Thursday, September 2, 2010

...and Contemplating the Coolness of Your Parents Is Better than Dreading Their Visits

I've got the weirdest parents on the planet.

Before you formulate your arguments about why you feel YOUR parents are the weirdest, let me have my chance to explain. I promise to keep it simple.


  • grew up impoverished in Ash Creek, California, a tiny town close to the Oregon border.
  • was in the Air Force during the Vietnam War.
  • drove truck for decades.
  • is obsessed with guns, has owned God-knows-how-many, has designed his own, is a card-carrying member of the NRA and would pay for my contact lenses by creating custom rifle butts from rough cut wood. It's a fascinating process to watch and he is an artist.
  • is literally an artist. When I was seven, I found beautifully sketched nudes of my mother in the trash. She was offended and had thrown them out. Even at seven, I knew they were gorgeous. He can draw someone's face accurately within minutes and it looks like da Vinci threw it down...Generally, he sketches guns and bullets, though.
  • can whistle like no one else and is offended by poor whistling skills in others. He can also sing and would entertain me by singing into the c.b. radio while I traveled in his truck with him. He yodels quite well, too.
  • can blow the alto sax with the best of them. He might be a country boy, but the man has the soul of a black man from the Mississippi delta when he has a saxophone in his hands. I was always in awe as a kid and practiced every day hoping to make the instrument sound like he did. My grandmother knew he had talent and managed to get him a sax, though it was a hardship (there's a story of a sold cow...and a pissed off grandfather).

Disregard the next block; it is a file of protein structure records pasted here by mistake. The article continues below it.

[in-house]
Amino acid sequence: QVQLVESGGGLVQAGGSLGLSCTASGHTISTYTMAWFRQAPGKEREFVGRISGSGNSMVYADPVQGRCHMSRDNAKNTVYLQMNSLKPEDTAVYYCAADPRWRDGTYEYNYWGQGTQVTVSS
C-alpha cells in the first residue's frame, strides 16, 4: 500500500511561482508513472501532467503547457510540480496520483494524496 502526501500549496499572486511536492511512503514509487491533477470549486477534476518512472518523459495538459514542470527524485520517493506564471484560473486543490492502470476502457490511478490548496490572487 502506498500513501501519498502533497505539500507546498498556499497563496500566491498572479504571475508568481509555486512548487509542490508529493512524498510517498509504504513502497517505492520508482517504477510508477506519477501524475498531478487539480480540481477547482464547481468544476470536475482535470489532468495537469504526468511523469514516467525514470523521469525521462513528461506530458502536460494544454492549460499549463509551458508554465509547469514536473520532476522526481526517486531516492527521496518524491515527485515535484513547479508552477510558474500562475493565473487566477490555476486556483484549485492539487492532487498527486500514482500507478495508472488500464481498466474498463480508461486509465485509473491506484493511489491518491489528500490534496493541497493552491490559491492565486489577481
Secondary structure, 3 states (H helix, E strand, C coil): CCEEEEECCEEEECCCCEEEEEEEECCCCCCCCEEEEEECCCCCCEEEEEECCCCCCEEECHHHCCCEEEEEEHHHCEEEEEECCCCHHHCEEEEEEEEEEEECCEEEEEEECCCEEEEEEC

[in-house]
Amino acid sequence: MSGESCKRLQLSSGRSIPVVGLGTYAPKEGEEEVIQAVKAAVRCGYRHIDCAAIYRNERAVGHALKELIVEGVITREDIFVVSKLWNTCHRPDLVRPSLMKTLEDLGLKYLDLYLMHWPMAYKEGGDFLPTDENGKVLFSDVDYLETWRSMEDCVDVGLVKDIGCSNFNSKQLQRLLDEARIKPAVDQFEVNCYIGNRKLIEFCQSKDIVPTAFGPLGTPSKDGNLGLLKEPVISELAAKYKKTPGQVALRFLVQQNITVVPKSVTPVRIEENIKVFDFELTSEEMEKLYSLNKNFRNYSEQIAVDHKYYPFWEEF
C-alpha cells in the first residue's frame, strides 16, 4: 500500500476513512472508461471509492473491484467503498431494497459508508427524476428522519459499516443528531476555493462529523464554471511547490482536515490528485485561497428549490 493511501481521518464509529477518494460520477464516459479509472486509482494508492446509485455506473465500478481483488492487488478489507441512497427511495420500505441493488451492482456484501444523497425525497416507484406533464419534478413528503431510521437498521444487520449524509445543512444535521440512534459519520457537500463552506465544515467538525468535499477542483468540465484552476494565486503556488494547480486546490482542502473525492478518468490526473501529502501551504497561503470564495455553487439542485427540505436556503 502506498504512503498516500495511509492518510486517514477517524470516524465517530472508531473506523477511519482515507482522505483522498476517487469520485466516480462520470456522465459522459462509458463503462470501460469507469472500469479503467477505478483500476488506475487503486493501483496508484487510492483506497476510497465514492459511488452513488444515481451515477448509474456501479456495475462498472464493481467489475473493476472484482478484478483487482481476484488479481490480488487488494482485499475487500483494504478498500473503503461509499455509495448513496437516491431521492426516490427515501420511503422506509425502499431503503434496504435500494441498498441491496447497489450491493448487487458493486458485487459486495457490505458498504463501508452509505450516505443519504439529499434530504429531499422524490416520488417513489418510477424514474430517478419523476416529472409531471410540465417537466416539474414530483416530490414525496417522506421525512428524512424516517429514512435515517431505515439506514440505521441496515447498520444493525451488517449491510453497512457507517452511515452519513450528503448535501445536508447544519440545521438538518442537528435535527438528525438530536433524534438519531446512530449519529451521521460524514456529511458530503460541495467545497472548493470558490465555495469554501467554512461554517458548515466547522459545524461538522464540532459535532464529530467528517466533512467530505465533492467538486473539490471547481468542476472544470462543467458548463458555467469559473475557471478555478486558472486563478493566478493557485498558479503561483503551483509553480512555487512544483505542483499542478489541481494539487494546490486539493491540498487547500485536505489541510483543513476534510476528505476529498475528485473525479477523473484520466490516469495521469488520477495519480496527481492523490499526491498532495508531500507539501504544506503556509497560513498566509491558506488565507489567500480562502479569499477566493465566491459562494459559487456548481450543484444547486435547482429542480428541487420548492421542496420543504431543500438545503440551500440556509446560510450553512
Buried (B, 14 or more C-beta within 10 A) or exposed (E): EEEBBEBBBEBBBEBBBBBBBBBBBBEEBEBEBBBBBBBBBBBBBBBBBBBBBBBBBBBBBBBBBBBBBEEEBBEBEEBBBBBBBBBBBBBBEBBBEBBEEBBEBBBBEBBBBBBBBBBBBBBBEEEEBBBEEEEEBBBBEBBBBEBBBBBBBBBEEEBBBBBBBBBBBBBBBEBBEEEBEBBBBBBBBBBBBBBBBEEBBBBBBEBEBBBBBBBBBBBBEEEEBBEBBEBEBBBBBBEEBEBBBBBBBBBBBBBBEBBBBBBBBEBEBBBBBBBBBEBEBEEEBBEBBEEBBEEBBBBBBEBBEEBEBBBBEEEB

• cooks like no one else. Maybe it was growing up poor - he learned to make do - or maybe it was bunking with a chef from New Orleans during Vietnam. I grew up knowing the hotness of Cajun food. My dad and I would have Sunday brunch together (while my mom and brother slept) and he would show off. We would also have pepper-eating contests in the back garden, but that's another post.
  • has the greenest thumb on the planet and was organic before it was a buzzword.
  • taught me to read when I was three years old. He hates the education system, doesn't believe school is necessary, pulled me out of kindergarten because "it was useless," and taught me early algebra skills in third grade. I laughed watching Good Will Hunting, because my dad always said, "All you need is a library card and you'll know everything you need to know."
  • comes across sort of simple when you first meet him. He wears suspenders and a short pompadour and talks like the backwoods boy that he is. Lingering underneath all of that is a genius.


  • grew up impoverished in the Philippines - until her mother inherited a bunch of money and property. Then she lived the rest of her young days with servants, going to private Catholic schools, and having clothes designed just for her based on pictures she ripped out of American magazines. She still owns beachfront property there.
  • is a terrible cook, but doesn't know it. Seriously, I thought Filipino food sucked until high school when one of her friends came to visit and insisted on cooking. My mom cooks all meat until it looks like a bowl. An earthenware bowl...